Analysts: Foreign Investor Drought May Have Spared NGX of Global Systemic Risk

Analysts: Foreign Investor Drought May Have Spared NGX of Global Systemic Risk

Kayode Tokede

Analysts have expressed that foreign investors’ exit from the Nigerian Exchange Limited (NGX) has spared the stock market from global systemic risk.

Amidst volatility in stock markets across advanced countries caused by risk assets sell-offs by investors, the Nigerian stock market is recording its best performance in two years with a 15.88per cent Year-till-Date (YtD) return as of yesterday.

A cursory look at the NGX Domestic and Foreign Portfolio Investment Report for November 2022 shows foreign inflows surpassed outflows on a Year-till-Date (YtD) basis.

Net foreign inflows amounted to N10.22billion. Meanwhile, domestic investors’ transactions totalled N1.82trillion YtD, occupying 83.33per cent of total transactions in the equities market showing positive domestic investor sentiment.

“The relative absence of foreign investors has taken off a measurable global risk off the market,” says Uwa Osadiaye, Senior Vice President, FBN Quest. “It is good for now, but it limits possible upside in their absence.”

Research Analyst at Atlas Securities Limited, Olaide Baanu notes it has had a significant impact on the local bourse, arguing that the market has been resilient in the face of aggressive monetary rate hikes that have led to investors seeking yield in dollar funds and fixed income instruments.

“But the absence of foreign investors has made the price of major stocks to be low compared to what we had 2-3 years ago. Their absence will still limit pricing of listed stocks despite impressive earnings reports and also impact the FX liquidity in the system,” Baanu added.

In July, the Financial Times reported that emerging markets were being hit by record streak of withdrawals by foreign investors.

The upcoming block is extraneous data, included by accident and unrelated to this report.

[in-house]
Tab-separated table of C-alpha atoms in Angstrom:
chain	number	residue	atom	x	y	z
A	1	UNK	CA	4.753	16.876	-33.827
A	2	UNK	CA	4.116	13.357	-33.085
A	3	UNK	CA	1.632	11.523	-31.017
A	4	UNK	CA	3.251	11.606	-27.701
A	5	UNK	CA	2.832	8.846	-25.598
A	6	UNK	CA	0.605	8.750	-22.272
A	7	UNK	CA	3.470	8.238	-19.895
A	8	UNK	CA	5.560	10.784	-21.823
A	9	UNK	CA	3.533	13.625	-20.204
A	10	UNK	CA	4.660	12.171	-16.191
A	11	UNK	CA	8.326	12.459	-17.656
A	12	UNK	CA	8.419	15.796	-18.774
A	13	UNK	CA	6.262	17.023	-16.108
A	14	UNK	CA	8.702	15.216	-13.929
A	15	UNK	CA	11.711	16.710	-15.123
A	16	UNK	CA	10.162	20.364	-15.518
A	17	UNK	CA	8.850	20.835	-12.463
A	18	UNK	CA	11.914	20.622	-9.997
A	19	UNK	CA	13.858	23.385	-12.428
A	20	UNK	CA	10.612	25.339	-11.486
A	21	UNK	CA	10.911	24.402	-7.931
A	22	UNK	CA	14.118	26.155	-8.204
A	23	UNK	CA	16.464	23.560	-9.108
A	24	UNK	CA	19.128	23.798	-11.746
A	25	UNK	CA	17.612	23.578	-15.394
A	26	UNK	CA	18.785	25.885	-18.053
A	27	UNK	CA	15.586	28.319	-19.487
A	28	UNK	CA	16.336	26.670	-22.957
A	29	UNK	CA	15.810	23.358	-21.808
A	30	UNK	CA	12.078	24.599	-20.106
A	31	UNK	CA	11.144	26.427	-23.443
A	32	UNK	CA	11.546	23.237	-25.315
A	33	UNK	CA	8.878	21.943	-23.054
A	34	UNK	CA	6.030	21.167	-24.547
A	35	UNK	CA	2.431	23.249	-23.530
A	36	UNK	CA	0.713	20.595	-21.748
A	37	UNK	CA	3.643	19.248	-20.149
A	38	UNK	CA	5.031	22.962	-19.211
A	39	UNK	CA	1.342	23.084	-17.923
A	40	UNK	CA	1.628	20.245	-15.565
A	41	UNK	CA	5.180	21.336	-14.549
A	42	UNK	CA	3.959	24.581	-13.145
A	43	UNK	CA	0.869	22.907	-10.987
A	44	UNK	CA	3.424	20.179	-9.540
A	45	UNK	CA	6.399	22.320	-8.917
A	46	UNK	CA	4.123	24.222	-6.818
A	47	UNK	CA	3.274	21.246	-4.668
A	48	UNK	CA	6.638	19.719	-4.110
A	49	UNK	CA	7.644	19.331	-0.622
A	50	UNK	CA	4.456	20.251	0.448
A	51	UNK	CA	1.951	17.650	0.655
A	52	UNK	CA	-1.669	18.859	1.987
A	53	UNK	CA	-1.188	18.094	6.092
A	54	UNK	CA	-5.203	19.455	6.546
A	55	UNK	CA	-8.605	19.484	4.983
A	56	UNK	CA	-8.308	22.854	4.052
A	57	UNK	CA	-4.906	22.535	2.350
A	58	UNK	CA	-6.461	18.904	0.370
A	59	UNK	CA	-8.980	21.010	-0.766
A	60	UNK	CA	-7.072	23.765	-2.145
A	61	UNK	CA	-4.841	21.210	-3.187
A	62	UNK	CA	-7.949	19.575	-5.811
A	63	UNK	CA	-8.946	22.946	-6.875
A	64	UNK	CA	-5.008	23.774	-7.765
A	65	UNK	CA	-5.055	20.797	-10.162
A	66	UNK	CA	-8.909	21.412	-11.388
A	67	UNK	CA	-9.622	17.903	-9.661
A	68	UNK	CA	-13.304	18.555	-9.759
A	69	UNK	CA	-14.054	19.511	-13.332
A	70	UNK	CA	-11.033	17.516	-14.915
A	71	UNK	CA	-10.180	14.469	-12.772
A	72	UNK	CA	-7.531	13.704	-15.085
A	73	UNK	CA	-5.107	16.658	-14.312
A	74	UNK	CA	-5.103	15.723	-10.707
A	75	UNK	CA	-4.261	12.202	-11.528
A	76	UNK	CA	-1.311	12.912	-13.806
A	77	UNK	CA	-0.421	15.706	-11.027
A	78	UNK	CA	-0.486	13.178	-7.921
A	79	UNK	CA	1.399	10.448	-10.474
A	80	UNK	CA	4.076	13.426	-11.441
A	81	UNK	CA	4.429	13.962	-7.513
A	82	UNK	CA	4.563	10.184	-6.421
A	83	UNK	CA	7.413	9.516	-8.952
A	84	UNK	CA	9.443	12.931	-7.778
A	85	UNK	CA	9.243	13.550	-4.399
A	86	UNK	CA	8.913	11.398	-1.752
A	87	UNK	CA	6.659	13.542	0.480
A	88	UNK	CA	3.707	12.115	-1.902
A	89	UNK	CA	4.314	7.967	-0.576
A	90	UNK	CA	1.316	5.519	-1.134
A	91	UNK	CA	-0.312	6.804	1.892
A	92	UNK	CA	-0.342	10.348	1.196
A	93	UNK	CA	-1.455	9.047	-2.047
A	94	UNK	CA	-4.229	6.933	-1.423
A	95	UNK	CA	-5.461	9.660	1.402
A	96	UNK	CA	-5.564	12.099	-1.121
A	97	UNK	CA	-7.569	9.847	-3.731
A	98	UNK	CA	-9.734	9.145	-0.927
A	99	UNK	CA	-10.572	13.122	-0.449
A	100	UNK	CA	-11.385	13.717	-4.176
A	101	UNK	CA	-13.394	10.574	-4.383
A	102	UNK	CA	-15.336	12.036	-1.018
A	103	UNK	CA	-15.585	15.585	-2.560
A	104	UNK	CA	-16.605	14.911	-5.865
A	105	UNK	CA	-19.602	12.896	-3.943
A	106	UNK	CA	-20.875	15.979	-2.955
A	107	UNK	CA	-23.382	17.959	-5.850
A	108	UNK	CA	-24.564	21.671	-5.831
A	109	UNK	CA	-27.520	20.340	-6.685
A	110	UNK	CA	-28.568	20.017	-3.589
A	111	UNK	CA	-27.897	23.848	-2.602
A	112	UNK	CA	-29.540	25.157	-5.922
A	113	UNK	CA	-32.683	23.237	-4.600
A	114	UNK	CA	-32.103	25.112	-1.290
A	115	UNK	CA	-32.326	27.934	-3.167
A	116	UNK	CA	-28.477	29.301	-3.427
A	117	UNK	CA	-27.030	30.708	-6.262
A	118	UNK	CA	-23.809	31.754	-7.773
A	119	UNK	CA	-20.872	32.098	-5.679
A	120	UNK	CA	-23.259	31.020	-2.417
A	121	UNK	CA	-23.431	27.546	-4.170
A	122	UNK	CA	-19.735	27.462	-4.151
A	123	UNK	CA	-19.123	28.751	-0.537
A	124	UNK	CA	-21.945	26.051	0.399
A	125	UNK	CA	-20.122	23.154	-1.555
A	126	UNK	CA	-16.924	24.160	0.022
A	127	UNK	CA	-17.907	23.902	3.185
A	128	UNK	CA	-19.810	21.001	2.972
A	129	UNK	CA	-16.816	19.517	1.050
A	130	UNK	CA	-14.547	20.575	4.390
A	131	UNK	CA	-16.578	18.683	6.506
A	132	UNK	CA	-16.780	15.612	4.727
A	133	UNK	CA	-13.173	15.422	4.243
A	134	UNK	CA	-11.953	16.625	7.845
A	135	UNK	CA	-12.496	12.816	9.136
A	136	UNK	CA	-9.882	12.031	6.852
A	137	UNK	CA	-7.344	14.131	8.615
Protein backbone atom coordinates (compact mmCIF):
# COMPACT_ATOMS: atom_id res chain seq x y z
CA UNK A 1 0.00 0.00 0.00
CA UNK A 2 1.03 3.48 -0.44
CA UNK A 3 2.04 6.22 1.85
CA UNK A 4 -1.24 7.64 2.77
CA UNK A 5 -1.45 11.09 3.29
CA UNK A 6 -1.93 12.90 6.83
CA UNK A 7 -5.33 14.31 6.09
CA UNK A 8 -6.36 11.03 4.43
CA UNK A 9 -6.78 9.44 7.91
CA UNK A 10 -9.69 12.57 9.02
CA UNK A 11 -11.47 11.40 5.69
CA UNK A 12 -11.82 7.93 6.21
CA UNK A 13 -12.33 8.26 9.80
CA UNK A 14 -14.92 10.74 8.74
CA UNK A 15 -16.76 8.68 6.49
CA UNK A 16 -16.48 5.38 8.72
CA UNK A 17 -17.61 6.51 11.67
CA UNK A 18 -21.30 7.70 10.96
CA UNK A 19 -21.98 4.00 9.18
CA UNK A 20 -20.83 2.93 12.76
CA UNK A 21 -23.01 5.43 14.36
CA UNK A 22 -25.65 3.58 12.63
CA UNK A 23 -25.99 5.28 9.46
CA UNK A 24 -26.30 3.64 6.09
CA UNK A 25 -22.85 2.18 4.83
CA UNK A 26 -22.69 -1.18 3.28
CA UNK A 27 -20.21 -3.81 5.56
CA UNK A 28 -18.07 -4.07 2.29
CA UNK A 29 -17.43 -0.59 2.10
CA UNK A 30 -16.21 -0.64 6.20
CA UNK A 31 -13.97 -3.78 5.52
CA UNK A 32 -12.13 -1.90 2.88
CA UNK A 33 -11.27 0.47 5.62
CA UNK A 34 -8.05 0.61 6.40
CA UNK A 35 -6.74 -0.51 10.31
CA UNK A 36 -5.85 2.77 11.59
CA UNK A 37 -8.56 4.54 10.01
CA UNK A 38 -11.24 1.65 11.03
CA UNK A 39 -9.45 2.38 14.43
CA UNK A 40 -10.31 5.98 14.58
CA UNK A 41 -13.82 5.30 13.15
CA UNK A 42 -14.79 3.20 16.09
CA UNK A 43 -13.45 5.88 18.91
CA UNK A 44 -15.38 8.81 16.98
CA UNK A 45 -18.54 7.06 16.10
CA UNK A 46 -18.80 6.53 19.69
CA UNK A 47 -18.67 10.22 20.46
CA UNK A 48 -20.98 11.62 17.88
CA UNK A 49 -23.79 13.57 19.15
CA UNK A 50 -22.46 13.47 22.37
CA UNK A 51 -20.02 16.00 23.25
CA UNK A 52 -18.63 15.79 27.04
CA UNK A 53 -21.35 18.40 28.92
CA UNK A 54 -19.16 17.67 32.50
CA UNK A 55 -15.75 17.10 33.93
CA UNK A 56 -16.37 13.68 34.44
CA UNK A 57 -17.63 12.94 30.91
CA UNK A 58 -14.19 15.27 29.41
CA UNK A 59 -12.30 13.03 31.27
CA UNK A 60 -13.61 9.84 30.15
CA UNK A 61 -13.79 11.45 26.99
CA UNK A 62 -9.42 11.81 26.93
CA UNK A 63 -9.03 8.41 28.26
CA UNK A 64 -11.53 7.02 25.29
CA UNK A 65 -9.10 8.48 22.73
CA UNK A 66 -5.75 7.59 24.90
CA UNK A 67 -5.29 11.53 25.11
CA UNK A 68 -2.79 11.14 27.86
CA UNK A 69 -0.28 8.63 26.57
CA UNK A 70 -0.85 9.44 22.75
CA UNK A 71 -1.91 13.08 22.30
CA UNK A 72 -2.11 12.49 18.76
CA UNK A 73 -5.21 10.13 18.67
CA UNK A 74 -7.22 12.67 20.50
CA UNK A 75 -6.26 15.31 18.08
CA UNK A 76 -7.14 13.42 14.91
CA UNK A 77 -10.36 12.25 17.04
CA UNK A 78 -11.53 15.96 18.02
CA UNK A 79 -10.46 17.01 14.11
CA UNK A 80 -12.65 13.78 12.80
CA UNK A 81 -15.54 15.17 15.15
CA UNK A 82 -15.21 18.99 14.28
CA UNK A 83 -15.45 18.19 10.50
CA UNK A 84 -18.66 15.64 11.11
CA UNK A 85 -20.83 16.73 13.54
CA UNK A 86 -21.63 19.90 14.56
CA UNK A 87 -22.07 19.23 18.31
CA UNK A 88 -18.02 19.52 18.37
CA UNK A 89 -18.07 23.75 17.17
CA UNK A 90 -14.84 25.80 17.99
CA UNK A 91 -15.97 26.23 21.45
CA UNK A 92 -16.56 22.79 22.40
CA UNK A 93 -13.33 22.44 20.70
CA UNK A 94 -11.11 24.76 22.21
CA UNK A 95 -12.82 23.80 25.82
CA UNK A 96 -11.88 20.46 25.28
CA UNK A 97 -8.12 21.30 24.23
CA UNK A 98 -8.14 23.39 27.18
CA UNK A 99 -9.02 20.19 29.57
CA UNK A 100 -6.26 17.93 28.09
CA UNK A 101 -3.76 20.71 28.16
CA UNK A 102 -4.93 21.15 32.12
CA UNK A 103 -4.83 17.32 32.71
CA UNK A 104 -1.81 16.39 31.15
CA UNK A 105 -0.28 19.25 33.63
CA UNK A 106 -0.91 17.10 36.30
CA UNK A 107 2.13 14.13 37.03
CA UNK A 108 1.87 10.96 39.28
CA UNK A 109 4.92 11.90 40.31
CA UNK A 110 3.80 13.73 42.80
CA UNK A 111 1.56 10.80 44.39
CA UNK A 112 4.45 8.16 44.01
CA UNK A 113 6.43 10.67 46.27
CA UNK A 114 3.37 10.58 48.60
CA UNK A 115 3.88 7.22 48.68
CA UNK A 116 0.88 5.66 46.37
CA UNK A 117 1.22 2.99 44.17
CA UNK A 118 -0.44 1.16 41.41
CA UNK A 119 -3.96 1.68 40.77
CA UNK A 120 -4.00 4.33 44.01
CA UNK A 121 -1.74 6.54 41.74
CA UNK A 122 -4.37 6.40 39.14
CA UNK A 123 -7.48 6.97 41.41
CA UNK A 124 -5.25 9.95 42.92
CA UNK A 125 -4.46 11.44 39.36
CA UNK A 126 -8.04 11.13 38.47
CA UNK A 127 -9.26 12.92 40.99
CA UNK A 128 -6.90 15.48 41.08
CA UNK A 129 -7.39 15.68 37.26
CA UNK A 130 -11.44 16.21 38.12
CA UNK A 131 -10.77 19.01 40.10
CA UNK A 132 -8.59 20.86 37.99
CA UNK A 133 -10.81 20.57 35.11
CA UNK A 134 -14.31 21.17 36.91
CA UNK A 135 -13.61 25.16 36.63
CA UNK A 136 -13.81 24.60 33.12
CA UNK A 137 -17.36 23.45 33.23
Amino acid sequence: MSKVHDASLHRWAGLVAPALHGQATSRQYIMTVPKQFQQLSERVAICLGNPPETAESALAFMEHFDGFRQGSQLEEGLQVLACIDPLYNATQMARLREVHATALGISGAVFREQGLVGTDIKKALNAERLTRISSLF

Cross-border outflows hit $38billion between March and July, data from the Institute of International Finance showed, as the United States Federal reserve continued to raise rates and implement its quantitative tightening regime.

Sri Lanka, a frontier market, defaulted on its sovereign debts, while Bangladesh and Pakistan approached the International Monetary Fund for help. Ghana has also since applied for a bailout and recently announced a pause on all its Eurobond payments, constituting a default.

Despite yields on local treasury bonds issued by the Federal Government nearing 12 per cent, the stock market has performed relatively well with the Nigerian Exchange Limited’s (NGX) flagship All-Share Index (ASI) returning 15.88 per cent YtD, according to data from the Exchange.

The US S&P 500, the tech-heavy Nasdaq 100 and the Dow Jones Industrial Composite have each returned -19.82 per cent, -32.58 per cent, and -9.60 per cent YtD respectively, country economy revealed.

The Johannesburg Stock Exchange’s FTSE/JSE All-Share Index was at -0.91per cent YtD as of market close on December 20, 2022.

Looking forward, there remains reason to be optimistic about the Nigerian stock market. The African Exchanges Linkage Project (AELP) which seeks to pool liquidity across multiple exchanges in Africa opens up NGX to capital from a wider range of investors and potential issuances that could deepen the capital market.

Also, the recently approved rules for listing on the proposed NGX Technology Board would allow the exchange participate in the capital formation ongoing in the technology sector, where startups have raised more than $2billion between 2015 and 2022, according to a Disrupt Africa report.

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